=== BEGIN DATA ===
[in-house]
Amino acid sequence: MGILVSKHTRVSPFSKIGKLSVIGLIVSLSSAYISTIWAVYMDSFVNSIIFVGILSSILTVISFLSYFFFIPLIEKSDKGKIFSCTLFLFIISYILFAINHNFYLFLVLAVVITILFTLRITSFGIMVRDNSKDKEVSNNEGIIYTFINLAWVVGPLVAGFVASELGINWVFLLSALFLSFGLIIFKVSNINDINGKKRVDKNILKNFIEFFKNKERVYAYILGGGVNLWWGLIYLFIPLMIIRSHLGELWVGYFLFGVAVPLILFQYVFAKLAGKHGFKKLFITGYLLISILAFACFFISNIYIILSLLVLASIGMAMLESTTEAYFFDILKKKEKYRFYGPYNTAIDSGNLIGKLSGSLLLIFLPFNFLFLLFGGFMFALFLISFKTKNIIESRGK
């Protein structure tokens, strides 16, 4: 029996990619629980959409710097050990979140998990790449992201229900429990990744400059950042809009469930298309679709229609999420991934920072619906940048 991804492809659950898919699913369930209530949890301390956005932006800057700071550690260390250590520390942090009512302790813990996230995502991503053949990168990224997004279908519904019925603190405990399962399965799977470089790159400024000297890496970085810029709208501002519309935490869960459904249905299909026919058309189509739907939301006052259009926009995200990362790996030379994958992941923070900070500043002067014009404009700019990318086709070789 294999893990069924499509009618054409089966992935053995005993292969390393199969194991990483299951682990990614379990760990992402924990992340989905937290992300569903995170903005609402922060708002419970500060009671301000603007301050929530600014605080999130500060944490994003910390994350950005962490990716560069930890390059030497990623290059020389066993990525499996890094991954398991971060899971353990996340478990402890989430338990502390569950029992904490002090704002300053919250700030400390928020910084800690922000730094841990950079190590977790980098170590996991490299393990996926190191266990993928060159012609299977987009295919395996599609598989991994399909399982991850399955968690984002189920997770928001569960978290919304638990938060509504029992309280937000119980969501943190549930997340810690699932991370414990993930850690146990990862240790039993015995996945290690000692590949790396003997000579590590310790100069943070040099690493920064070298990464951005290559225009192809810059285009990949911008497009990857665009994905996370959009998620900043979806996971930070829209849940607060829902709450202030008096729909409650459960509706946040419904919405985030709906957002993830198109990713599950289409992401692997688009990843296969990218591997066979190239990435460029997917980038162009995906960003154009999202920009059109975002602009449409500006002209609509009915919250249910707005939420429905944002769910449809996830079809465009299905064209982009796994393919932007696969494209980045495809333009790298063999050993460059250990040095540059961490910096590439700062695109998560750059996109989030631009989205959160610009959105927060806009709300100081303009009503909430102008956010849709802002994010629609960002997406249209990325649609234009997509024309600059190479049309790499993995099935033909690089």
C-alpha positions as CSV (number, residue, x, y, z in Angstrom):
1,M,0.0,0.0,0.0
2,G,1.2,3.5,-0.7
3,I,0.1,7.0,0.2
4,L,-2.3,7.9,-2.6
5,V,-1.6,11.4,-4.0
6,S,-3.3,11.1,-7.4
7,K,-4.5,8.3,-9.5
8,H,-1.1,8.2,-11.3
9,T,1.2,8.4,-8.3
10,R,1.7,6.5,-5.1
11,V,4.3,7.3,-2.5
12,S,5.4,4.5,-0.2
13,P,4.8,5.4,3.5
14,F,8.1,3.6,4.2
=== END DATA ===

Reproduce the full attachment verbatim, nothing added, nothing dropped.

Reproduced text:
[in-house]
Amino acid sequence: MGILVSKHTRVSPFSKIGKLSVIGLIVSLSSAYISTIWAVYMDSFVNSIIFVGILSSILTVISFLSYFFFIPLIEKSDKGKIFSCTLFLFIISYILFAINHNFYLFLVLAVVITILFTLRITSFGIMVRDNSKDKEVSNNEGIIYTFINLAWVVGPLVAGFVASELGINWVFLLSALFLSFGLIIFKVSNINDINGKKRVDKNILKNFIEFFKNKERVYAYILGGGVNLWWGLIYLFIPLMIIRSHLGELWVGYFLFGVAVPLILFQYVFAKLAGKHGFKKLFITGYLLISILAFACFFISNIYIILSLLVLASIGMAMLESTTEAYFFDILKKKEKYRFYGPYNTAIDSGNLIGKLSGSLLLIFLPFNFLFLLFGGFMFALFLISFKTKNIIESRGK
């Protein structure tokens, strides 16, 4: 029996990619629980959409710097050990979140998990790449992201229900429990990744400059950042809009469930298309679709229609999420991934920072619906940048 991804492809659950898919699913369930209530949890301390956005932006800057700071550690260390250590520390942090009512302790813990996230995502991503053949990168990224997004279908519904019925603190405990399962399965799977470089790159400024000297890496970085810029709208501002519309935490869960459904249905299909026919058309189509739907939301006052259009926009995200990362790996030379994958992941923070900070500043002067014009404009700019990318086709070789 294999893990069924499509009618054409089966992935053995005993292969390393199969194991990483299951682990990614379990760990992402924990992340989905937290992300569903995170903005609402922060708002419970500060009671301000603007301050929530600014605080999130500060944490994003910390994350950005962490990716560069930890390059030497990623290059020389066993990525499996890094991954398991971060899971353990996340478990402890989430338990502390569950029992904490002090704002300053919250700030400390928020910084800690922000730094841990950079190590977790980098170590996991490299393990996926190191266990993928060159012609299977987009295919395996599609598989991994399909399982991850399955968690984002189920997770928001569960978290919304638990938060509504029992309280937000119980969501943190549930997340810690699932991370414990993930850690146990990862240790039993015995996945290690000692590949790396003997000579590590310790100069943070040099690493920064070298990464951005290559225009192809810059285009990949911008497009990857665009994905996370959009998620900043979806996971930070829209849940607060829902709450202030008096729909409650459960509706946040419904919405985030709906957002993830198109990713599950289409992401692997688009990843296969990218591997066979190239990435460029997917980038162009995906960003154009999202920009059109975002602009449409500006002209609509009915919250249910707005939420429905944002769910449809996830079809465009299905064209982009796994393919932007696969494209980045495809333009790298063999050993460059250990040095540059961490910096590439700062695109998560750059996109989030631009989205959160610009959105927060806009709300100081303009009503909430102008956010849709802002994010629609960002997406249209990325649609234009997509024309600059190479049309790499993995099935033909690089």
C-alpha positions as CSV (number, residue, x, y, z in Angstrom):
1,M,0.0,0.0,0.0
2,G,1.2,3.5,-0.7
3,I,0.1,7.0,0.2
4,L,-2.3,7.9,-2.6
5,V,-1.6,11.4,-4.0
6,S,-3.3,11.1,-7.4
7,K,-4.5,8.3,-9.5
8,H,-1.1,8.2,-11.3
9,T,1.2,8.4,-8.3
10,R,1.7,6.5,-5.1
11,V,4.3,7.3,-2.5
12,S,5.4,4.5,-0.2
13,P,4.8,5.4,3.5
14,F,8.1,3.6,4.2